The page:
HIV (Human Immunodeficiency Virus) is a virus that attacks and impairs the immune system, resulting in a chronic, progressive illness known as AIDS (Acquired Immunodeficiency Syndrome).
High risk activities include anything which puts you in contact with blood or body fluids, such as unprotected sex and exposure to unsterilized needles for medications or other substances (for example, steroids and drugs), tattooing, body-piercing or acupuncture.
Medical services and facilities
If you have a medical emergency while abroad, officials at the nearest Canadian government office can provide you with a list of licensed health-care providers.
Medical facilities in Barbados are adequate. There is one public hospital (Queen Elizabeth Hospital), a private hospital and several private clinics across the island. Some clinics and hospitals may expect immediate cash payment for medical services. Make sure you have adequate travel health insurance and accessible funds to cover the cost of any medical treatment and medical evacuation.
A hyperbaric chamber is located at the Barbados Defence Force base on Needham’s Point.
Keep in Mind...
The decision to travel is the sole responsibility of the traveller. The traveller is also responsible for his or her own personal safety.
Be prepared. Do not expect medical services to be the same as in Canada. Pack a travel health kit, especially if you will be travelling away from major city centres.
Laws and culture
Laws & culture
You must abide by local laws.
Learn about what you should do and how we can help if you are arrested or detained abroad.
It is an offence for civilians to dress in camouflage clothing or to carry items made of camouflage material.
The penalties for all drug offences are severe.
If you are interested in purchasing property or making other investments in Barbados, seek legal advice from professionals in Canada and in Barbados before making any commitment. Disputes arising from such activities could be prolonged and costly to resolve.
Traffic drives on the left.
You need a (a “Visitor’s Permit to drive in Barbados, which you can obtain for BB$10 at most car rental agencies or the Barbados Licensing Authority office upon presentation of a valid Canadian driver’s licence or International Driving Permit. Visitor’s permits are also available from the Oistins Police Station, Hastings Police Station and Holetown Police Station.
Dual citizenship is legally recognized in Barbados.
If you are a Canadian citizen, but also a citizen of Barbados, our ability to offer you consular services may be limited while you're there. You may also be subject to different entry/exit requirements.
The currency is the Barbadian dollar (BBD). The U.S. dollar is also widely accepted. Three Canadian banks operate on the island, with several branches. Royal Bank of Canada normally accepts Canadian bank cards for direct transactions with other banks in Canada.
Natural disasters and climate
Natural disasters & climate
Hurricanes usually occur from mid-May to the end of November. During this period, even small tropical storms can quickly develop into major hurricanes.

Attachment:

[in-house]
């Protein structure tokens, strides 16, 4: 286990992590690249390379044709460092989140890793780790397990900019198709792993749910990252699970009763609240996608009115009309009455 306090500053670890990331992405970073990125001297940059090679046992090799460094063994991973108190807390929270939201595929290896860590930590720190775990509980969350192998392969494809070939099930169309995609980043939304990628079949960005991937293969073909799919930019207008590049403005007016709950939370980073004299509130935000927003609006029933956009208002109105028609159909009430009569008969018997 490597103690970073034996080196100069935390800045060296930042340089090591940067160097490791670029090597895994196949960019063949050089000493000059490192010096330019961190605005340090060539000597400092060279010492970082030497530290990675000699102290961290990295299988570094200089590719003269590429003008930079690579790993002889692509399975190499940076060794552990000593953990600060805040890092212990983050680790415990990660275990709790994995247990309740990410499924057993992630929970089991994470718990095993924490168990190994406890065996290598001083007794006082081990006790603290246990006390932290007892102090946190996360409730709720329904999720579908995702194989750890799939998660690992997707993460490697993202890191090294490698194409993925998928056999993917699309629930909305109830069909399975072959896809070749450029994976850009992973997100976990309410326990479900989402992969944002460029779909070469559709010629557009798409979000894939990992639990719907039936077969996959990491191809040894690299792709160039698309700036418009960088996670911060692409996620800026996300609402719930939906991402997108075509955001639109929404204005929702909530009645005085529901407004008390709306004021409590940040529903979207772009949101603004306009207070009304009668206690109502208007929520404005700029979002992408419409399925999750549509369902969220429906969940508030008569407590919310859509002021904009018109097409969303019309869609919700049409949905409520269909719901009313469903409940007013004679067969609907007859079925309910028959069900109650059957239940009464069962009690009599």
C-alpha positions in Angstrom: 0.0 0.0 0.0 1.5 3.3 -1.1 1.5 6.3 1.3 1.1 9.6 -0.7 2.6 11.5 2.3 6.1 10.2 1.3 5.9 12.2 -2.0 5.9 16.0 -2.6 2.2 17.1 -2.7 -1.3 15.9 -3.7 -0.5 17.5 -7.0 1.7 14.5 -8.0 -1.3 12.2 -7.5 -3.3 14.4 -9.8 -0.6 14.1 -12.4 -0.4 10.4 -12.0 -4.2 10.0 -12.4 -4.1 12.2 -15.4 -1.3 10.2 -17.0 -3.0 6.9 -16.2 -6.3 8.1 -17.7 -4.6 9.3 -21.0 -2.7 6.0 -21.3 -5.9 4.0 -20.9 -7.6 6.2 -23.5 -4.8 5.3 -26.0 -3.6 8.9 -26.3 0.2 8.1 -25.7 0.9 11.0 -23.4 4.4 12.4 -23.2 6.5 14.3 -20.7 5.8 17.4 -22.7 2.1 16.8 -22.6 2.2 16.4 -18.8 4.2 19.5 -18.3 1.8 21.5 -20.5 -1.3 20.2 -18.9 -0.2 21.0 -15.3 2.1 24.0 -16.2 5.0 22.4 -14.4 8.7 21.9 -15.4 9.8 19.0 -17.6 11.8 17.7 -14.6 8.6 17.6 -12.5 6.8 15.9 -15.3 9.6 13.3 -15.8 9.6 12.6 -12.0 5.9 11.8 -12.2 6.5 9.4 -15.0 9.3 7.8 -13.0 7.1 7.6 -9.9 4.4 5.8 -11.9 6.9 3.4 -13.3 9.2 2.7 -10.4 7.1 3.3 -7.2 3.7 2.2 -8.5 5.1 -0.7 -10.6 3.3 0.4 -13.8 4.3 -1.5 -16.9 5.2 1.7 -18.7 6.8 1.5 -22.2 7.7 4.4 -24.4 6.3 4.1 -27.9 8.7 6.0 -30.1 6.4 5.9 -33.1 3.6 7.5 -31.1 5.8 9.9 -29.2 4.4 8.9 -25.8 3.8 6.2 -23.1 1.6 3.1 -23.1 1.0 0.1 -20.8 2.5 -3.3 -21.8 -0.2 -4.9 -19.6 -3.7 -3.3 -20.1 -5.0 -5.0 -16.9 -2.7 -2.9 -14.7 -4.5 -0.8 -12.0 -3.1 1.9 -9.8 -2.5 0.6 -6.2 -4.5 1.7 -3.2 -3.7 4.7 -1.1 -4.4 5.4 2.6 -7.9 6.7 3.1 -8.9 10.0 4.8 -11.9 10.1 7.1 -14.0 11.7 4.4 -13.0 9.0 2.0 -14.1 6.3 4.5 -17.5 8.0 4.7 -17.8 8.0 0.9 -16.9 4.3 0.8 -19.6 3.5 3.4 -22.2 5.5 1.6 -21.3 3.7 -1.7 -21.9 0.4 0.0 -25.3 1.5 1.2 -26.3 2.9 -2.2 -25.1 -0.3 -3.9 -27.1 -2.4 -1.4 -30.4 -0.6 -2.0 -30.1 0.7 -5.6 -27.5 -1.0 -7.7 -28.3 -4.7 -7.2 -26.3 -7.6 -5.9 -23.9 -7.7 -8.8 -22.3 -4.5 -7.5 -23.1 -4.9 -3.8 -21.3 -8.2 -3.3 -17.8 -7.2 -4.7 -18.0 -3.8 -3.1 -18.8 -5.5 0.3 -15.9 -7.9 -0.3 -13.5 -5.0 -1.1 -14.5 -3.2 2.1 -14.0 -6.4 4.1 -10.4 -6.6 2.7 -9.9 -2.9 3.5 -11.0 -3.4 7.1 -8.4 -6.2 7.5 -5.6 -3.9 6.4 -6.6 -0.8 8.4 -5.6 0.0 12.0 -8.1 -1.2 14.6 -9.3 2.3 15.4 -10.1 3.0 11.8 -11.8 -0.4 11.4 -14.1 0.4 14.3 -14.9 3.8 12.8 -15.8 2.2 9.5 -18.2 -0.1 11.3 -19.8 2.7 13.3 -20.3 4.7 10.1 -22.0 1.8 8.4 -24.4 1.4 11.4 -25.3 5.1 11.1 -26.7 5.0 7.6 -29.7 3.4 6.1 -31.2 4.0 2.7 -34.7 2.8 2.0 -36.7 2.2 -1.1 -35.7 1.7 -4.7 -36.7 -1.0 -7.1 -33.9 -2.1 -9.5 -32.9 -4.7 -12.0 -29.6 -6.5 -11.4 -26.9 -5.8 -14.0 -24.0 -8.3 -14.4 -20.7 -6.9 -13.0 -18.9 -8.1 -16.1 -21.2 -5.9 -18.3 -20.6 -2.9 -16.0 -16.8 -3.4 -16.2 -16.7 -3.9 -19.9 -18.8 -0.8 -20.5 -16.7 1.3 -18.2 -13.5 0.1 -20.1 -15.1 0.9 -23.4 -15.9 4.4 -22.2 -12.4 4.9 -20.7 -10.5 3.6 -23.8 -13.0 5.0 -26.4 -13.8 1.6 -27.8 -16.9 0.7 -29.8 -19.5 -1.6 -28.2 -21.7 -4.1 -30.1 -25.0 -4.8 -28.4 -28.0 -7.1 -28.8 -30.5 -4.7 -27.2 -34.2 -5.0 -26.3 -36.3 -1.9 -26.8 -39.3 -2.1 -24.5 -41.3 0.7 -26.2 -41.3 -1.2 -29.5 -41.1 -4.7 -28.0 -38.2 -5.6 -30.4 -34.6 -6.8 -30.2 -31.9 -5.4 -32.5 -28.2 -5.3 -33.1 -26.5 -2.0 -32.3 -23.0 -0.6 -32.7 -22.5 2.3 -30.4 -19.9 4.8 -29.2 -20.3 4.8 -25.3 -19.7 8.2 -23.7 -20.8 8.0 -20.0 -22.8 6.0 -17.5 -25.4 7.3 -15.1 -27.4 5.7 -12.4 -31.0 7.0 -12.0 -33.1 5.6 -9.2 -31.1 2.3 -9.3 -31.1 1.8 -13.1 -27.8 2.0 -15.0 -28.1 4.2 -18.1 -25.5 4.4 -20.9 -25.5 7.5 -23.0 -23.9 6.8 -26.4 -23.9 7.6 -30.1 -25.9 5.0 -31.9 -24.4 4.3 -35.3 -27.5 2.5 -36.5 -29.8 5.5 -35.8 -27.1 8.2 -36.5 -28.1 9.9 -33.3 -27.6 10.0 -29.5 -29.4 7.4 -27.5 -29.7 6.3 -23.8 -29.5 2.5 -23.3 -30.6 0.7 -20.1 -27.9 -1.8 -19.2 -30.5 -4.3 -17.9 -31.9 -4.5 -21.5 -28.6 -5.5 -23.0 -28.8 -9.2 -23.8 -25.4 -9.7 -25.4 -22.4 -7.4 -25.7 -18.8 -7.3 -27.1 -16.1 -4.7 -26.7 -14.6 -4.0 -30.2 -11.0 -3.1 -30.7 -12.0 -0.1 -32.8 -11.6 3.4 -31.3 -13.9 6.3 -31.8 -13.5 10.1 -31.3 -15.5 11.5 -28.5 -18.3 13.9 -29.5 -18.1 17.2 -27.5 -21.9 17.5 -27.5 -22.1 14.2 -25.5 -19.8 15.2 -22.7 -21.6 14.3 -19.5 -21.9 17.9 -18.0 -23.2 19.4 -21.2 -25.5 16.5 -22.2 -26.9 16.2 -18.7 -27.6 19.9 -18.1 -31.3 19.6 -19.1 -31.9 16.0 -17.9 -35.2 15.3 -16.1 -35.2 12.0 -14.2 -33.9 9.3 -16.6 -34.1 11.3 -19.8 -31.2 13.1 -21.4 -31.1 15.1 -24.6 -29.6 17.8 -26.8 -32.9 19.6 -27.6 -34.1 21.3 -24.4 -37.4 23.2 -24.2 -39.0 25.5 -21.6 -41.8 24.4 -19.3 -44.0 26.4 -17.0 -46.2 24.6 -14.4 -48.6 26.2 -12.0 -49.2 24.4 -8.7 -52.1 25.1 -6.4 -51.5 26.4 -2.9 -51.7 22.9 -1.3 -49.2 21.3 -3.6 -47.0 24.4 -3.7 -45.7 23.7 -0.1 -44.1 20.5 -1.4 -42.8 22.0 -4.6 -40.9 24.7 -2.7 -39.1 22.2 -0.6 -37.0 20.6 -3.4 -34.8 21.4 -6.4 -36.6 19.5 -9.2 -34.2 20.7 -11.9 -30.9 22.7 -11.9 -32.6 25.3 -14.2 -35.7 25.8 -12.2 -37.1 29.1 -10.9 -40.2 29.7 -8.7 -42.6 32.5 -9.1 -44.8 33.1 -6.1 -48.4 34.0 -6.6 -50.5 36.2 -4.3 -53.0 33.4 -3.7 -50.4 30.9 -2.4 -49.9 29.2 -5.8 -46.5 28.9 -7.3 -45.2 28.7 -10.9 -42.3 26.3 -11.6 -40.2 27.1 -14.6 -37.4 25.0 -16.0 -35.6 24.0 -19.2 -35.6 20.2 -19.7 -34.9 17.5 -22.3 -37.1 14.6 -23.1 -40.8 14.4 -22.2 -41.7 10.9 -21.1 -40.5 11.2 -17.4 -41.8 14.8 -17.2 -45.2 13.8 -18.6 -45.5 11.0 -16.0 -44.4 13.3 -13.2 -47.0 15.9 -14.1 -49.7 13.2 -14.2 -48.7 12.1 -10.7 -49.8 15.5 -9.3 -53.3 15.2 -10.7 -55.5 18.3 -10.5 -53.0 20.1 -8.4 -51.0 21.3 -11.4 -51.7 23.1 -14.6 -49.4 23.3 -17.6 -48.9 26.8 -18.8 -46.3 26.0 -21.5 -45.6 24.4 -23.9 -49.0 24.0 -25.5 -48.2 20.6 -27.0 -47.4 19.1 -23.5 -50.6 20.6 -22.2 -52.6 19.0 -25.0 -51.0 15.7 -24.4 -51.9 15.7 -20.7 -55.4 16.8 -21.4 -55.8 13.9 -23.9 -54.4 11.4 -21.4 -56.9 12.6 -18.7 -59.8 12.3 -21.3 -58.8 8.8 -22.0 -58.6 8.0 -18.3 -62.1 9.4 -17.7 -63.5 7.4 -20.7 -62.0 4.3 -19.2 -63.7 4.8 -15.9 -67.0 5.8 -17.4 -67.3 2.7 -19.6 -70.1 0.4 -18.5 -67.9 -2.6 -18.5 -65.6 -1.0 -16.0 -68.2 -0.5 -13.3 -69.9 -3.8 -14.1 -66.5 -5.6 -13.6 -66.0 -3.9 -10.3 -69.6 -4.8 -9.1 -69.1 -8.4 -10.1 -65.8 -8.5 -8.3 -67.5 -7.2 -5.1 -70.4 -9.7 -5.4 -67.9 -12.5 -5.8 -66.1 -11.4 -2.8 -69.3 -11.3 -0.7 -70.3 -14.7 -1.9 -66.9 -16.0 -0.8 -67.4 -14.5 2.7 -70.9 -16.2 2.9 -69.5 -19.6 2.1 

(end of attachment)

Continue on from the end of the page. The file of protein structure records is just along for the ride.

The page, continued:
These severe storms can put you at risk and hamper the provision of essential services.
If you decide to travel to a coastal area during the hurricane season:
- know that you expose yourself to serious safety risks
- be prepared to change your travel plans on short notice, including cutting short or cancelling your trip
- stay informed of the latest regional weather forecasts
- carry emergency contact information for your airline or tour operator
- follow the advice and instructions of local authorities
- Hurricanes, typhoons, cyclones and monsoons
- Large-scale emergencies abroad
- Active storm tracking and hurricane watches and warnings - United States’ National Hurricane Center
The Barbados Department of Emergency Management provides a listing of emergency shelters that may be used during a hurricane or other hazard event.
Barbados is located in an active seismic zone.
Emergency services exist but may be subject to certain limitations. In case of emergency, dial:
- police: 211
- medical assistance: 511
- firefighters: 311
Bridgetown - High Commission of Canada
For emergency consular assistance, call the High Commission of Canada in Bridgetown and follow the instructions. At any time, you may also contact the Emergency Watch and Response Centre in Ottawa.
The decision to travel is your choice and you are responsible for your personal safety abroad. We take the safety and security of Canadians abroad very seriously and provide credible and timely information in our Travel Advice to enable you to make well-informed decisions regarding your travel abroad.
The content on this page is provided for information only. While we make every effort to give you correct information, it is provided on an "as is" basis without warranty of any kind, express or implied. The Government of Canada does not assume responsibility and will not be liable for any damages in connection to the information provided.
If you need consular assistance while abroad, we will make every effort to help you. However, there may be constraints that will limit the ability of the Government of Canada to provide services.
Learn more about consular services.